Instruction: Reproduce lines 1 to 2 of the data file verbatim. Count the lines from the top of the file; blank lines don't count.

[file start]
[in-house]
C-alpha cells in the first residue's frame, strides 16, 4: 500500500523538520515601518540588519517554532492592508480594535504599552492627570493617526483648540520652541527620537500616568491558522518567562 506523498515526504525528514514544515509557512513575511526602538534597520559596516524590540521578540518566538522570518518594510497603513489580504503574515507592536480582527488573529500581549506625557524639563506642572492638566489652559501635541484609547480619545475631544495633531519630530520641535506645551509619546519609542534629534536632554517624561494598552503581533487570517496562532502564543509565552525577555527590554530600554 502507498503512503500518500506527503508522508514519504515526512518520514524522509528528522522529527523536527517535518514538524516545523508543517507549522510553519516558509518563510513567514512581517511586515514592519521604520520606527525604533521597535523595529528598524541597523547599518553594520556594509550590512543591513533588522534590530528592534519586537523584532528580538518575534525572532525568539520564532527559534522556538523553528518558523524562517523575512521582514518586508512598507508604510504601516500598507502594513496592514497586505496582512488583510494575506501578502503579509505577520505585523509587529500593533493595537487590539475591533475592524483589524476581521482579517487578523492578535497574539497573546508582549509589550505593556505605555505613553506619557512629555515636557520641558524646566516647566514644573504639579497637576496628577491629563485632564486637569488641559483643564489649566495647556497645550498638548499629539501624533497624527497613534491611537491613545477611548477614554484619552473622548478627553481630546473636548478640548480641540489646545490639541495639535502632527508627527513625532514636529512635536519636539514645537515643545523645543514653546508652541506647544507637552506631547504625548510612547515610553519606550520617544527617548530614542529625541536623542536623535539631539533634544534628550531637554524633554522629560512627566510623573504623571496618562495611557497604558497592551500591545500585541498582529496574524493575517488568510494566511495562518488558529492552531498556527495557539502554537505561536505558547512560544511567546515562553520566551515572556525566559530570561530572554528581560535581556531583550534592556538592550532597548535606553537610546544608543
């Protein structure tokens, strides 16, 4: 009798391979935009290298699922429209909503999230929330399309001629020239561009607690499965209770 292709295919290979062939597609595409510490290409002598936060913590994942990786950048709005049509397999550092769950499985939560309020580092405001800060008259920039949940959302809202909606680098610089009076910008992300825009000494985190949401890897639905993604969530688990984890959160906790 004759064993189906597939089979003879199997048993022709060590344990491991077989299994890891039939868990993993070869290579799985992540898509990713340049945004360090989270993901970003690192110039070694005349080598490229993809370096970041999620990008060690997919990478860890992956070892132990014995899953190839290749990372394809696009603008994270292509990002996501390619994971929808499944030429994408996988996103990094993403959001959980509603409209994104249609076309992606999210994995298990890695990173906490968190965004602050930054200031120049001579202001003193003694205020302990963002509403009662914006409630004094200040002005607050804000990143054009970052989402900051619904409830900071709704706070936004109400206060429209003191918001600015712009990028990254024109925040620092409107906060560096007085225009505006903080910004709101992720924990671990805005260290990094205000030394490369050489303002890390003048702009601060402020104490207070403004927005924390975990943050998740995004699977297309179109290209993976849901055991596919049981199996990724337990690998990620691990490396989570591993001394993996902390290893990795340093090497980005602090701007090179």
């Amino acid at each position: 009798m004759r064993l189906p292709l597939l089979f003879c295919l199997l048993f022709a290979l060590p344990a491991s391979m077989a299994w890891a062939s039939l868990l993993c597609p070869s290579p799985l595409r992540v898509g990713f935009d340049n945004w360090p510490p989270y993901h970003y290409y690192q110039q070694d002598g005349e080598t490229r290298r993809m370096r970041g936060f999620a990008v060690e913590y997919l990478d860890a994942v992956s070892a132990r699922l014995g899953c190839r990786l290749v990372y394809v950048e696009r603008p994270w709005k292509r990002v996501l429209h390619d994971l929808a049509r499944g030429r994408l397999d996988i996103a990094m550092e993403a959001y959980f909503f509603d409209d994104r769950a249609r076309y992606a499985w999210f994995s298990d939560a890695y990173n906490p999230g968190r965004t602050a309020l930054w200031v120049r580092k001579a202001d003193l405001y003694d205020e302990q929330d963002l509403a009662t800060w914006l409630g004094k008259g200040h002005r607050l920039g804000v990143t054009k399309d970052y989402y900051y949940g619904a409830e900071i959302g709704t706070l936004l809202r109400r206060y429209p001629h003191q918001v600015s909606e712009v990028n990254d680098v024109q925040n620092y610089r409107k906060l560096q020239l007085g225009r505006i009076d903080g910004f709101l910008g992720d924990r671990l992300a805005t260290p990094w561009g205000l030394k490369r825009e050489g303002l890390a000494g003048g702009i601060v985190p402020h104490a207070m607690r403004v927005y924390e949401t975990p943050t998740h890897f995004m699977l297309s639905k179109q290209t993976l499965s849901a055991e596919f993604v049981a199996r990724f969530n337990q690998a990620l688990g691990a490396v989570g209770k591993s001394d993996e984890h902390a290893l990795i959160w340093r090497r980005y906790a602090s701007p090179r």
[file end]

[in-house]
C-alpha cells in the first residue's frame, strides 16, 4: 500500500523538520515601518540588519517554532492592508480594535504599552492627570493617526483648540520652541527620537500616568491558522518567562 506523498515526504525528514514544515509557512513575511526602538534597520559596516524590540521578540518566538522570518518594510497603513489580504503574515507592536480582527488573529500581549506625557524639563506642572492638566489652559501635541484609547480619545475631544495633531519630530520641535506645551509619546519609542534629534536632554517624561494598552503581533487570517496562532502564543509565552525577555527590554530600554 502507498503512503500518500506527503508522508514519504515526512518520514524522509528528522522529527523536527517535518514538524516545523508543517507549522510553519516558509518563510513567514512581517511586515514592519521604520520606527525604533521597535523595529528598524541597523547599518553594520556594509550590512543591513533588522534590530528592534519586537523584532528580538518575534525572532525568539520564532527559534522556538523553528518558523524562517523575512521582514518586508512598507508604510504601516500598507502594513496592514497586505496582512488583510494575506501578502503579509505577520505585523509587529500593533493595537487590539475591533475592524483589524476581521482579517487578523492578535497574539497573546508582549509589550505593556505605555505613553506619557512629555515636557520641558524646566516647566514644573504639579497637576496628577491629563485632564486637569488641559483643564489649566495647556497645550498638548499629539501624533497624527497613534491611537491613545477611548477614554484619552473622548478627553481630546473636548478640548480641540489646545490639541495639535502632527508627527513625532514636529512635536519636539514645537515643545523645543514653546508652541506647544507637552506631547504625548510612547515610553519606550520617544527617548530614542529625541536623542536623535539631539533634544534628550531637554524633554522629560512627566510623573504623571496618562495611557497604558497592551500591545500585541498582529496574524493575517488568510494566511495562518488558529492552531498556527495557539502554537505561536505558547512560544511567546515562553520566551515572556525566559530570561530572554528581560535581556531583550534592556538592550532597548535606553537610546544608543